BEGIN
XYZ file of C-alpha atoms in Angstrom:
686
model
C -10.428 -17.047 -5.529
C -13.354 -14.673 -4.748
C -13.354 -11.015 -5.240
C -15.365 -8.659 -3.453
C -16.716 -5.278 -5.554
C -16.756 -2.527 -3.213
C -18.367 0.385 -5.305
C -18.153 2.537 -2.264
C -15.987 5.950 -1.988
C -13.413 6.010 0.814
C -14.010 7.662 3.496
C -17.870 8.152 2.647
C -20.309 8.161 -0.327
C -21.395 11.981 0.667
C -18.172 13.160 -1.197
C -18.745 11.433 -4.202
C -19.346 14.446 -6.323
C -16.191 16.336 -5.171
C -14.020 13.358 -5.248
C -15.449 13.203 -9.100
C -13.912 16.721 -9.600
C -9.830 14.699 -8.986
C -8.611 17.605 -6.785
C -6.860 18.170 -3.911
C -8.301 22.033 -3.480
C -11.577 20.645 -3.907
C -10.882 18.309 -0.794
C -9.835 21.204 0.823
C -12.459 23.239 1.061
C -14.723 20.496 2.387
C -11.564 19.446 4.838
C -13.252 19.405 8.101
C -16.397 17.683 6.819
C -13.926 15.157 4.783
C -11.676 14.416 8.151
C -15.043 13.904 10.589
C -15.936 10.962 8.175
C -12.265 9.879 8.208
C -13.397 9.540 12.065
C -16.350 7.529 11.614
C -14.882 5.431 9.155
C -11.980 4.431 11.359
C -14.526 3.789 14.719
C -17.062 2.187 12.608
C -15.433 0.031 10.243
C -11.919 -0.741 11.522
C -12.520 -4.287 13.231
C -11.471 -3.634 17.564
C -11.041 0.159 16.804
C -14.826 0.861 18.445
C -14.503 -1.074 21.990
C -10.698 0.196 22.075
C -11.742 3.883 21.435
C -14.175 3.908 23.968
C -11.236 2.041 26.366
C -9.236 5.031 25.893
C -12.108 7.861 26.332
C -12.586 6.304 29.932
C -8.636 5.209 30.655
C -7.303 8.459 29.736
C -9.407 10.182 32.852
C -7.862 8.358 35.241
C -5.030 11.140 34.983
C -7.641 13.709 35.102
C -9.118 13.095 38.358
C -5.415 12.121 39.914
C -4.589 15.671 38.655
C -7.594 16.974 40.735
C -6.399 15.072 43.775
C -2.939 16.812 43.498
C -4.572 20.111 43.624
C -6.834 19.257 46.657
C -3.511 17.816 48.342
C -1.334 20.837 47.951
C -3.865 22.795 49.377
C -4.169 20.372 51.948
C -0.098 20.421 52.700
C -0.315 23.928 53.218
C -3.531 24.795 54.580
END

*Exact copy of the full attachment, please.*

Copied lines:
XYZ file of C-alpha atoms in Angstrom:
686
model
C -10.428 -17.047 -5.529
C -13.354 -14.673 -4.748
C -13.354 -11.015 -5.240
C -15.365 -8.659 -3.453
C -16.716 -5.278 -5.554
C -16.756 -2.527 -3.213
C -18.367 0.385 -5.305
C -18.153 2.537 -2.264
C -15.987 5.950 -1.988
C -13.413 6.010 0.814
C -14.010 7.662 3.496
C -17.870 8.152 2.647
C -20.309 8.161 -0.327
C -21.395 11.981 0.667
C -18.172 13.160 -1.197
C -18.745 11.433 -4.202
C -19.346 14.446 -6.323
C -16.191 16.336 -5.171
C -14.020 13.358 -5.248
C -15.449 13.203 -9.100
C -13.912 16.721 -9.600
C -9.830 14.699 -8.986
C -8.611 17.605 -6.785
C -6.860 18.170 -3.911
C -8.301 22.033 -3.480
C -11.577 20.645 -3.907
C -10.882 18.309 -0.794
C -9.835 21.204 0.823
C -12.459 23.239 1.061
C -14.723 20.496 2.387
C -11.564 19.446 4.838
C -13.252 19.405 8.101
C -16.397 17.683 6.819
C -13.926 15.157 4.783
C -11.676 14.416 8.151
C -15.043 13.904 10.589
C -15.936 10.962 8.175
C -12.265 9.879 8.208
C -13.397 9.540 12.065
C -16.350 7.529 11.614
C -14.882 5.431 9.155
C -11.980 4.431 11.359
C -14.526 3.789 14.719
C -17.062 2.187 12.608
C -15.433 0.031 10.243
C -11.919 -0.741 11.522
C -12.520 -4.287 13.231
C -11.471 -3.634 17.564
C -11.041 0.159 16.804
C -14.826 0.861 18.445
C -14.503 -1.074 21.990
C -10.698 0.196 22.075
C -11.742 3.883 21.435
C -14.175 3.908 23.968
C -11.236 2.041 26.366
C -9.236 5.031 25.893
C -12.108 7.861 26.332
C -12.586 6.304 29.932
C -8.636 5.209 30.655
C -7.303 8.459 29.736
C -9.407 10.182 32.852
C -7.862 8.358 35.241
C -5.030 11.140 34.983
C -7.641 13.709 35.102
C -9.118 13.095 38.358
C -5.415 12.121 39.914
C -4.589 15.671 38.655
C -7.594 16.974 40.735
C -6.399 15.072 43.775
C -2.939 16.812 43.498
C -4.572 20.111 43.624
C -6.834 19.257 46.657
C -3.511 17.816 48.342
C -1.334 20.837 47.951
C -3.865 22.795 49.377
C -4.169 20.372 51.948
C -0.098 20.421 52.700
C -0.315 23.928 53.218
C -3.531 24.795 54.580